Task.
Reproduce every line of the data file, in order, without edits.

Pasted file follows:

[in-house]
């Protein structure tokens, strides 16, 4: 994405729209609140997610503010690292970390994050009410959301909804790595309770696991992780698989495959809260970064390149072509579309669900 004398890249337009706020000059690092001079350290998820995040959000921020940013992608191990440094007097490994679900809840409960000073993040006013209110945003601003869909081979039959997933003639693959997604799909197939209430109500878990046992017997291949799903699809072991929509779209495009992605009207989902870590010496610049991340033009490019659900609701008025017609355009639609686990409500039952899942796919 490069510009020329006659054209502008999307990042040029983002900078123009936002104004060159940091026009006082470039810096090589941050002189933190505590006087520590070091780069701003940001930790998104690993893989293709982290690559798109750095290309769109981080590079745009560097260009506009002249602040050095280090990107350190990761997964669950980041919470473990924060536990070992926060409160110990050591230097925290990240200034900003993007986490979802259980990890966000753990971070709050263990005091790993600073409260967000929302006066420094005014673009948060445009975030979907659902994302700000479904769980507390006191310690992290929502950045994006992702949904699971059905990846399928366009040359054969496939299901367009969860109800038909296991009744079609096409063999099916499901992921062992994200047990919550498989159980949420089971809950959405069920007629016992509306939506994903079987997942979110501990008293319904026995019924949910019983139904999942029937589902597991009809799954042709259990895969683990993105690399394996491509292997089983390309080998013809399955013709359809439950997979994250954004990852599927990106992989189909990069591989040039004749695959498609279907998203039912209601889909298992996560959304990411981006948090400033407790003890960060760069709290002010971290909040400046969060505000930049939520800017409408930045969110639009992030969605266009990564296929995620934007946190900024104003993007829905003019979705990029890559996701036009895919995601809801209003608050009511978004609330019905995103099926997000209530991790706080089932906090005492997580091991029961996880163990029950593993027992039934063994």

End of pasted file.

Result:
[in-house]
């Protein structure tokens, strides 16, 4: 994405729209609140997610503010690292970390994050009410959301909804790595309770696991992780698989495959809260970064390149072509579309669900 004398890249337009706020000059690092001079350290998820995040959000921020940013992608191990440094007097490994679900809840409960000073993040006013209110945003601003869909081979039959997933003639693959997604799909197939209430109500878990046992017997291949799903699809072991929509779209495009992605009207989902870590010496610049991340033009490019659900609701008025017609355009639609686990409500039952899942796919 490069510009020329006659054209502008999307990042040029983002900078123009936002104004060159940091026009006082470039810096090589941050002189933190505590006087520590070091780069701003940001930790998104690993893989293709982290690559798109750095290309769109981080590079745009560097260009506009002249602040050095280090990107350190990761997964669950980041919470473990924060536990070992926060409160110990050591230097925290990240200034900003993007986490979802259980990890966000753990971070709050263990005091790993600073409260967000929302006066420094005014673009948060445009975030979907659902994302700000479904769980507390006191310690992290929502950045994006992702949904699971059905990846399928366009040359054969496939299901367009969860109800038909296991009744079609096409063999099916499901992921062992994200047990919550498989159980949420089971809950959405069920007629016992509306939506994903079987997942979110501990008293319904026995019924949910019983139904999942029937589902597991009809799954042709259990895969683990993105690399394996491509292997089983390309080998013809399955013709359809439950997979994250954004990852599927990106992989189909990069591989040039004749695959498609279907998203039912209601889909298992996560959304990411981006948090400033407790003890960060760069709290002010971290909040400046969060505000930049939520800017409408930045969110639009992030969605266009990564296929995620934007946190900024104003993007829905003019979705990029890559996701036009895919995601809801209003608050009511978004609330019905995103099926997000209530991790706080089932906090005492997580091991029961996880163990029950593993027992039934063994």